The first thing I did when the Boston Red Sox won the World Series in 2004 was run out to my car and peel off the bumper sticker that said "Job was the first Red Sox fan." The visible statement provided an immediate connection with other New Englanders (where I lived at the time), because we could commiserate on 86 years of futility, heartbreak, the curse of the Bambino and God knows how many lost opportunities. "Ain't it awful" was an instant conversation starter among the faithful, which invariably led to a competition over who had the longer list of disappointment.
"Ain't it awful" is fast becoming the metaphor of the moment, regardless of whichever side emerged after last week's election. "Ain't it awful" that people are protesting in the streets; "ain't it awful" that certain minorities are being racially or religiously targeted. "Ain't it awful" that the economy will go down the tubes; "ain't it awful" that people can't see that new leadership will bring back jobs.
We have competing narratives of "ain't it awful."
"Ain't it awful" feeds on itself. It takes a person or a group or a movement down a deep and dark hole that is very hard to climb out of. I remember a friend of mine once saying, "if I feel this good when I am miserable, think of how much better I will be when things get worse."
This coming Sunday is the last Sunday of the church year. The biblical stories that will be read give very graphic pictures of the end of time as we know it, which most people in Jesus' day thought was just around the corner. Talk about awful. Earthquakes, plagues, famines, nation rising up against nation. Hatred and betrayal.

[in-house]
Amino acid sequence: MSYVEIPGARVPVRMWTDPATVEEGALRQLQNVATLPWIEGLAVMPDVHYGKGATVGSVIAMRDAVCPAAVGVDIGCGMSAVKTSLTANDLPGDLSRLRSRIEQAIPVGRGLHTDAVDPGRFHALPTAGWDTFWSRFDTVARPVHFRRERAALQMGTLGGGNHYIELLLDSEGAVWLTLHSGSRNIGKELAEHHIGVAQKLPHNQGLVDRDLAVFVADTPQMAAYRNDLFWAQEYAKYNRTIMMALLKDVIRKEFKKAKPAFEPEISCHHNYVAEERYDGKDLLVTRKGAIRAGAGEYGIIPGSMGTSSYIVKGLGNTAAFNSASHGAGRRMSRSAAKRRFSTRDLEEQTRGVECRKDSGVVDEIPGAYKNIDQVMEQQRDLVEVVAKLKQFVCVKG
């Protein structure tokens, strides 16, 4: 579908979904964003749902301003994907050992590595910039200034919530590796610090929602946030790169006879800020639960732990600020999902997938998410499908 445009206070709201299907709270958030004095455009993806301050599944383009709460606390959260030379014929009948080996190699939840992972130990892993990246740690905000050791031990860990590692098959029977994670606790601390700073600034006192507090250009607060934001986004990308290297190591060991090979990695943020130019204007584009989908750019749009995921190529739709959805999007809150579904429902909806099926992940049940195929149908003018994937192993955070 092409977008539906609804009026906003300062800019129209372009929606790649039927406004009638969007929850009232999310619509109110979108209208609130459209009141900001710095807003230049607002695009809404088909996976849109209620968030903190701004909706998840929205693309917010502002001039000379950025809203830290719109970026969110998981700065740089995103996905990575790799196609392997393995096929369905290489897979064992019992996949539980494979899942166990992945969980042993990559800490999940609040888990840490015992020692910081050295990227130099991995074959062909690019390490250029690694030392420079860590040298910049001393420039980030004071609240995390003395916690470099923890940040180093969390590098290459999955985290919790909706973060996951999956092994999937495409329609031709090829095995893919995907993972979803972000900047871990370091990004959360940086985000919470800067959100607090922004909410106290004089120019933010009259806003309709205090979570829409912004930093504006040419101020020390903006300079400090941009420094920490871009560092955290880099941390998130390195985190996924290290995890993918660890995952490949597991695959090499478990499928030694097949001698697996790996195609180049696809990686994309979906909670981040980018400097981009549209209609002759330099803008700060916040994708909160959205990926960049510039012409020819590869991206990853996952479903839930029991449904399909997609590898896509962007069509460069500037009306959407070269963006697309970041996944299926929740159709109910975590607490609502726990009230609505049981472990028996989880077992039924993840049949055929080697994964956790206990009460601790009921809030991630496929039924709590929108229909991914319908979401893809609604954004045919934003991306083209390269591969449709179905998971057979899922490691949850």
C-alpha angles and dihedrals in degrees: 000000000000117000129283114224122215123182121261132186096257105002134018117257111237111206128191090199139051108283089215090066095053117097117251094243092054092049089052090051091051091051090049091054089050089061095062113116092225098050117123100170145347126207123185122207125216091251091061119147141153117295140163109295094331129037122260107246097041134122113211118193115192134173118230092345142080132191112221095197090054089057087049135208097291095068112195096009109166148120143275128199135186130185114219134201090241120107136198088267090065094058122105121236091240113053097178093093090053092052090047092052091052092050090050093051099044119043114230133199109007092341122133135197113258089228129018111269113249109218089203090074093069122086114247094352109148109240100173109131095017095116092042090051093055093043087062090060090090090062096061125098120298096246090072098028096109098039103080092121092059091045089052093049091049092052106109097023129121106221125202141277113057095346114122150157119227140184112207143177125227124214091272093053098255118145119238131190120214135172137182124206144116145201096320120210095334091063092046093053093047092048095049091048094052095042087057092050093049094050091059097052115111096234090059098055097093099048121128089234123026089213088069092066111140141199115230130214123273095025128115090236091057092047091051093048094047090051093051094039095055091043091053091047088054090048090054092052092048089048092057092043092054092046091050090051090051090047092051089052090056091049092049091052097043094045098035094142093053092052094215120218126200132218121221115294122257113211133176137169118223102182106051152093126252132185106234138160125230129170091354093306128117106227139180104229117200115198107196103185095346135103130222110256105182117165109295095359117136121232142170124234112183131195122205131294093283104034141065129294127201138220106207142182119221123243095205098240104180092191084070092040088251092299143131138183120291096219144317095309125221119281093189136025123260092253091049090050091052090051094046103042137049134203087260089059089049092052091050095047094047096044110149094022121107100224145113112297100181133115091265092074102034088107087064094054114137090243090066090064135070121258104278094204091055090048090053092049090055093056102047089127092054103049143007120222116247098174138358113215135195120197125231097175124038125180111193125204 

And yet – there is the promise. The ancient promise that is God is with us. The continuing promise that God has been with us, and God will be with us, and Jesus is with us and the Holy Spirit is with us – and this mysterious Trinity wants us, no, expects us, to join God in healing the world. To stand wherever and in whatever feels or is awful with hope and heart. God needs our witness, not our whining.
When the Red Sox won in 2004, my theology began to change. I began to give up "ain't it awful," because it wasn't anymore. My non-ending complaints about the 86-year famine fell on deaf ears, including my own.
We can complain about polarization and different visions for our country, and about the famine in civility and respect. We have evidence of it everywhere. But we also have the gift of freedom given us in the living Christ. That can transform how we live and act in the world.
And we need to use it.